July 3, 1969
When the Cannes Film Festival hailed Easy Rider as a poetic and perceptive vision of American life, I didn’t exactly hold my breath with anticipation. Motorcycles, materialism, misanthropy, and murder have long served as adequate cinematic correlatives of American life for Europeans, and never more so than in this year of law and order on Hamburger Hill. That the American Dream has come to resemble a quickie production out of American-International does not in and of itself transform every vavoom on the screen into a meaningful statement.
As it turns out, however, Easy Rider displays an assortment of excellences that lifts it above the run and ruck of its genre. First and foremost is the sterling performance of Jack Nicholson as George Hanson, a refreshingly civilized creature of Southern Comfort and interplanetary fantasies. Easy Rider comes to life with Nicholson’s first hung-over entrance in a Deep South dungeon.
We have been traversing the open road with Peter Fonda and Dennis Hopper on their defiantly nonconformist bikes, and we have been treated to some wide-angle distortions of drug-trafficking, some cut-rate spirituality in a hippie commune, some cryptic conversation on the sanctity of living off the soil, and an endless array of roadside traveling shots lyrically photographed by Laszlo Kovacs. Nothing too extreme, mind you, just little bits and pieces of sociological petit point interspersed with musical strands fashioned by Steppenwolf, the Byrds, the Band, the Holy Modal Rounders, Fraternity of Man, the Jimi Hendrix Experience, Little Eva, the Electric Prunes, the Electric Flag, an American Music Band, and Roger McGuinn from compositions by Hoyt Axton, Mars Bonfire, Gerry Goffin and Carole King, Jaime Robbie Robertson, Antonia Duren, Elliot Ingber and Larry Wagner, Jack Keller, David Axelrod, Mike Bloomfield, Bob Dylan, and Roger McGuinn or Richard Goldstein where art thou with thy Pop Eye and Folk and Rock Ear. With all the rousingly rhythmic revelry and splendiferously scenic motorcycling, Easy Rider comes to resemble a perpetual pre-credit sequence, but reasonably pleasant withal.
Unfortunately, there is something depressingly deja vu about the moralistic view of America from a motorcycle. And after about the 20th man-cool mumble, the equation of anti-conformity with anti-conversation seems too facile by far. Also, Peter Fonda and Dennis Hopper leave a great deal to be desired as allegedly affecting figures of alienation, Fonda being irritatingly inert as ever and Hopper annoyingly mannered behind the bushy mustache of a character performance. Along the way, Warren Finnerty’s fecund farmer and Luke Askew’s hirsute hitchhiker play off to advantage against the self-righteous taciturnity of Fonda and Hopper, but not until Jack Nicholson enters the picture with his drawling delivery of good lines can we get involved beyond the level of lethargic lyricism. Peter Fonda, Dennis Hopper, and Terry Southern are credited with the script, and Dennis Hopper with the direction, but see Easy Rider for Nicholson’s performance, easily the best of the year so far, and leave the LSD trips and such to the collectors of mod mannerisms.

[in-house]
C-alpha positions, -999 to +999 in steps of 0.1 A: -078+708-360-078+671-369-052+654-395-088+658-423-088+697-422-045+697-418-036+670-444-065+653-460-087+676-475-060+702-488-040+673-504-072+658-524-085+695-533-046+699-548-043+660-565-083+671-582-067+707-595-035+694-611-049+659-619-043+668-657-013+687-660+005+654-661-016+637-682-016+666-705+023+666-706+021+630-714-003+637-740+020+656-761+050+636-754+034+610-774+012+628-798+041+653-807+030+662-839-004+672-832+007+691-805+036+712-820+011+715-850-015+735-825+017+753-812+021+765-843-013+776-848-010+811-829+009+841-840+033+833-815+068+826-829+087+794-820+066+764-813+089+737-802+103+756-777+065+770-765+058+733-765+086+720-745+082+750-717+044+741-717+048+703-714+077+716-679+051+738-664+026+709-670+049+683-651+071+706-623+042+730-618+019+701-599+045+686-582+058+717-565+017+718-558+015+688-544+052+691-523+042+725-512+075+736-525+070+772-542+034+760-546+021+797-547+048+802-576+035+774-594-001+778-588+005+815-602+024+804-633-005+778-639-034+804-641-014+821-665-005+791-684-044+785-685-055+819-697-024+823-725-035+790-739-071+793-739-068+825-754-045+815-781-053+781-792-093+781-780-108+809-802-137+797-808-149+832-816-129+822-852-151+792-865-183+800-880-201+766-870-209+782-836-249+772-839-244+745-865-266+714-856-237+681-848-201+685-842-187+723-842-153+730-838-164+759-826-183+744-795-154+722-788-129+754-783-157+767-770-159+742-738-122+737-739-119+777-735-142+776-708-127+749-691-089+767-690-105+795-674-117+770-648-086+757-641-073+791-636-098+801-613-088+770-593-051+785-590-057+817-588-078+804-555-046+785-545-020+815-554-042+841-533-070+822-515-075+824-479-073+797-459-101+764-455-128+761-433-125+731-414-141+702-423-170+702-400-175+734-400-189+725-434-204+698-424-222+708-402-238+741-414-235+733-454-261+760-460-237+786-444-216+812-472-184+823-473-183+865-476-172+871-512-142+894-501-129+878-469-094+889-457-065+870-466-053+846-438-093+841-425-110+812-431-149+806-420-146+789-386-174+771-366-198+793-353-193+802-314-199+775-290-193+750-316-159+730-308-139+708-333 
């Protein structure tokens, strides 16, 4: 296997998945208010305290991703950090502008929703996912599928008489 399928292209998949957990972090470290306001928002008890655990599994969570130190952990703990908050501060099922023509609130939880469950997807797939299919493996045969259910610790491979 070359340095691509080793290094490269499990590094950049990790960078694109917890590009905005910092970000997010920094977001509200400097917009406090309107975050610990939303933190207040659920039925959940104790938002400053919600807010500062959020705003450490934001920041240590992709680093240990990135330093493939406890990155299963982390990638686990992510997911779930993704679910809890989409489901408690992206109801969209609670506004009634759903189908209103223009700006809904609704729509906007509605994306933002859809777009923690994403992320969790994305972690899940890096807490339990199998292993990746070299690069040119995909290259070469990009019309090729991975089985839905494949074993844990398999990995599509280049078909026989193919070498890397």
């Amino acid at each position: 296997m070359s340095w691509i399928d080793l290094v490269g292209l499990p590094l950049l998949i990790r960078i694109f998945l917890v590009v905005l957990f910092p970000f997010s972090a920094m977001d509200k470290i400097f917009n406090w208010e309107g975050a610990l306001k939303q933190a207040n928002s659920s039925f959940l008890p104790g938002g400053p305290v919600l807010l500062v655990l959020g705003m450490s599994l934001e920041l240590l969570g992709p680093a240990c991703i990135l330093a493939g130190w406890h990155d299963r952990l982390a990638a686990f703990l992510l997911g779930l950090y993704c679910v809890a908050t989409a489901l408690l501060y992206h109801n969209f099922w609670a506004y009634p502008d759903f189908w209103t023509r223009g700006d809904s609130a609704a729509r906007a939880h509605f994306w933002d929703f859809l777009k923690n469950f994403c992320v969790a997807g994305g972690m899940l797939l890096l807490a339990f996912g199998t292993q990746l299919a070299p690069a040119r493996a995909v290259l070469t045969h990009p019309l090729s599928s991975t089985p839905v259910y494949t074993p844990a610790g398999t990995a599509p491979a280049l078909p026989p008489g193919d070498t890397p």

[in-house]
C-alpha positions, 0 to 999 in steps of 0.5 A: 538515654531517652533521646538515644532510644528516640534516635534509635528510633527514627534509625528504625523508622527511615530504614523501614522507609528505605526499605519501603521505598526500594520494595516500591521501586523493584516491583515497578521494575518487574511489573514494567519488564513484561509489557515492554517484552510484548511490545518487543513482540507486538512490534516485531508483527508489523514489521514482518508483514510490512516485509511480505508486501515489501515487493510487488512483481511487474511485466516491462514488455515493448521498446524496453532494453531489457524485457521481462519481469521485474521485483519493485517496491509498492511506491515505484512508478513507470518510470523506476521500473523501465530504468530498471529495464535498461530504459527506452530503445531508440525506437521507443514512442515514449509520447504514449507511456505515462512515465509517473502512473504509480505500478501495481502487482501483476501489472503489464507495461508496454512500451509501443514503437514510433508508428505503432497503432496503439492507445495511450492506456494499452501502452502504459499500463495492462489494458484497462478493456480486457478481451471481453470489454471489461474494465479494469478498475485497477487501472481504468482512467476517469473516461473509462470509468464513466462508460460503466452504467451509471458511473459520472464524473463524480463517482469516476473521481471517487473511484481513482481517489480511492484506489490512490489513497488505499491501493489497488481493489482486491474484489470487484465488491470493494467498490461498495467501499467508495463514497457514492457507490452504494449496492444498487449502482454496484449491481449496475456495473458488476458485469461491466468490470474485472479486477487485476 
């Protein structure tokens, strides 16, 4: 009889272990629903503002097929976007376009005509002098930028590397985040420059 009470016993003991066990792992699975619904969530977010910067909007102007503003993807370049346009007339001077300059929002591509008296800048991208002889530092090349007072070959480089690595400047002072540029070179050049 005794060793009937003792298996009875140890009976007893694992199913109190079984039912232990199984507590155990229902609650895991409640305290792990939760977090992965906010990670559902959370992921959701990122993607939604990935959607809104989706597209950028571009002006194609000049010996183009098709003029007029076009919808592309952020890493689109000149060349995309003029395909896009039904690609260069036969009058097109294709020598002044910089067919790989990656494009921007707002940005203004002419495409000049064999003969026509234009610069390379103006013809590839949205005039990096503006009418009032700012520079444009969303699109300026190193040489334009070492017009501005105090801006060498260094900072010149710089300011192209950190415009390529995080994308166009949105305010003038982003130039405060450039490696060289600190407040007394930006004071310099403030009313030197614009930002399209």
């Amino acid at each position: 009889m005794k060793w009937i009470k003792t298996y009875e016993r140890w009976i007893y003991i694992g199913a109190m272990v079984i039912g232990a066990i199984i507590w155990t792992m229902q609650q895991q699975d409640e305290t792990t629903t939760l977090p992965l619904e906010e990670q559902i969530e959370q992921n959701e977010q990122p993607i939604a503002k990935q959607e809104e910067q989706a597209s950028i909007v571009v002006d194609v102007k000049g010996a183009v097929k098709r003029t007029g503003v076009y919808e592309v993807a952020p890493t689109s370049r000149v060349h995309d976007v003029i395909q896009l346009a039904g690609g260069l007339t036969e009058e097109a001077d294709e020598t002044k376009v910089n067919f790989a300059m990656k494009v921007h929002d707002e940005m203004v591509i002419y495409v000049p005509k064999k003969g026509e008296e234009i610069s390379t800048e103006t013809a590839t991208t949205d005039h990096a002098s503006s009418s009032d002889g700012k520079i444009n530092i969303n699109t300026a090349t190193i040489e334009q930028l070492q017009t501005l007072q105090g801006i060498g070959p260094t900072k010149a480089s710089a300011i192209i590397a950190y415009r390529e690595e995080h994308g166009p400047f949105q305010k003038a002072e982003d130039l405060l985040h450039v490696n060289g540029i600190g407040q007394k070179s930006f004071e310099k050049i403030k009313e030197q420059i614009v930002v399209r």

I don’t want to draw any aesthetically conservative point from Nicholson’s pre-eminence in Easy Rider. It is too easy to say that camera tricks and dazzling cuts are no substitute for full-bodied characterizations. Too easy and too misleading. We are simply too close to the popular cinema of today to read it correctly. If American movies seem today too eclectic, too derivative, and too mannered, so did they seem back in the ’20s, the ’30s, the ’40s, and the ’50s. The nouvelle vague tricks and Bergman-Fellini-Antonioni mannerisms are no more voguish today than the UFA German Expressionist and Soviet montage tricks were in the late ’20s and early ’30s. But out of all the mimicry of earlier times emerged very personal styles, and there is no reason to believe that the same thing will not happen again and again. Hence, beware of all generalizations including this one, perhaps especially this one, because it is just remotely possible that after all the false cries of doom, the cinema might actually be racing to the creative standstill so long predicted for it. But I doubt it. It is not the medium that is most likely to get old, tired, and cynical, but its aging metaphysically confused critics. This particular critic has never felt younger in his life.
This article from the Village Voice Archive was posted on July 18, 2019